Back on Jan. 23rd, U.S. President Donald Trump officially recognized Juan Guaidó as Venezuela’s legitimate interim president and promised to “use the full weight of United States economic and diplomatic power to press for the restoration of Venezuelan democracy”, and now other nations are following suit
Ten European Union nations have followed the United States and several Latin American countries in backing Venezuelan opposition leader Juan Guaidó as the country’s interim president, leaving President Nicolas Maduro in an even more precarious position.
Guaidó was acknowledged by France, Spain, Germany, Britain, Portugal, Sweden, Denmark, Austria, the Netherlands and Lithuania and was encouraged to hold free and fair elections as soon as possible.
“We are working for the return of full democracy in Venezuela: human rights, elections and no more political prisoners,” Spanish Prime Minister Pedro Sanchez said in support of Guaidó.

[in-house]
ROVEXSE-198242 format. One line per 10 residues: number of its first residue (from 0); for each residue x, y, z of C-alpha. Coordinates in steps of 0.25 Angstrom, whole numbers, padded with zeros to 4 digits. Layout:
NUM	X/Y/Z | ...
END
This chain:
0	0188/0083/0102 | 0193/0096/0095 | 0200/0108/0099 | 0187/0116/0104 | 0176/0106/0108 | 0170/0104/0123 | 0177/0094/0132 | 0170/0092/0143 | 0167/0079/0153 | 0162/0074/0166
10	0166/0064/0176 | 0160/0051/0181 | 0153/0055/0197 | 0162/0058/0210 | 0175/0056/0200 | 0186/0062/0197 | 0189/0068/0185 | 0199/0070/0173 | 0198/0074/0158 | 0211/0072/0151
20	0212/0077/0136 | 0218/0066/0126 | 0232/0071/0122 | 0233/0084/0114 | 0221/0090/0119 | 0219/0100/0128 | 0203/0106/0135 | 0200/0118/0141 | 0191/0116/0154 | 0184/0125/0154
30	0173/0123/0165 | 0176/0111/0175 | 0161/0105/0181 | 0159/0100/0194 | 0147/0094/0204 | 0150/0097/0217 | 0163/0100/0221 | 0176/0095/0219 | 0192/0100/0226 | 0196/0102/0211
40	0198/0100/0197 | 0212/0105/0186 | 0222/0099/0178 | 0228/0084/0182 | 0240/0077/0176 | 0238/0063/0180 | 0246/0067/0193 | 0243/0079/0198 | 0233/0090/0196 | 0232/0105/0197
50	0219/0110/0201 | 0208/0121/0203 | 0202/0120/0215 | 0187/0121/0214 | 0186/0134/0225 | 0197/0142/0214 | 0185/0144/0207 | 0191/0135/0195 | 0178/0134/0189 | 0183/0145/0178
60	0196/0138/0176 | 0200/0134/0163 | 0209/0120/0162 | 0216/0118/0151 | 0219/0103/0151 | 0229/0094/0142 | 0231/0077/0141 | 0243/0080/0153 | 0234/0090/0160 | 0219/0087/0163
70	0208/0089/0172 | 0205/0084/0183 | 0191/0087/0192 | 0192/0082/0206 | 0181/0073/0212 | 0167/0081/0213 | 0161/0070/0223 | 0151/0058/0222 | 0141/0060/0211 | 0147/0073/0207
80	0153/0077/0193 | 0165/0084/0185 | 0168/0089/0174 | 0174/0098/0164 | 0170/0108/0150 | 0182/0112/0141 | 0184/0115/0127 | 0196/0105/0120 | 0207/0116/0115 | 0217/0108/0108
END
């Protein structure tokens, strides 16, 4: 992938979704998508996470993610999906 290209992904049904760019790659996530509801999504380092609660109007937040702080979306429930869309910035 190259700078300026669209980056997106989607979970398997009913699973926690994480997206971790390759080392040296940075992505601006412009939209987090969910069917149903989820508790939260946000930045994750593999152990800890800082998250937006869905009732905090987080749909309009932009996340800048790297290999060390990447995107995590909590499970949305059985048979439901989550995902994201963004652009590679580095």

He noted that Spain, which has a large Venezuelan expat community, also is working on sending a humanitarian sizable humanitarian assistance program to Venezuela.
German Chancellor Angela Merkel also said that Guaidó “is the legitimate interim president.”
British Foreign Secretary Jeremy Hunt said Venezuelans had suffered long enough, stating that “the oppression of the illegitimate, kleptocratic Maduro regime must end.”
In response, Maduro, essentially told the EU and the Trump administration to go pound sand.
“I don’t accept ultimatums from anybody,” Maduro told the Spanish TV channel La Sexta. “Why should the EU be giving ultimatums to a country?”
Maduro’s foreign minister Jorge Arreaza accused European governments of having “once again yielded to the US government strategy,” and warned that Venezuela would “revise” its relations with countries which recognized Guaidó.
“Let’s knock out … the traitors, the coup-mongers and those who call for a gringo intervention in Venezuela.” – Nicolas Maduro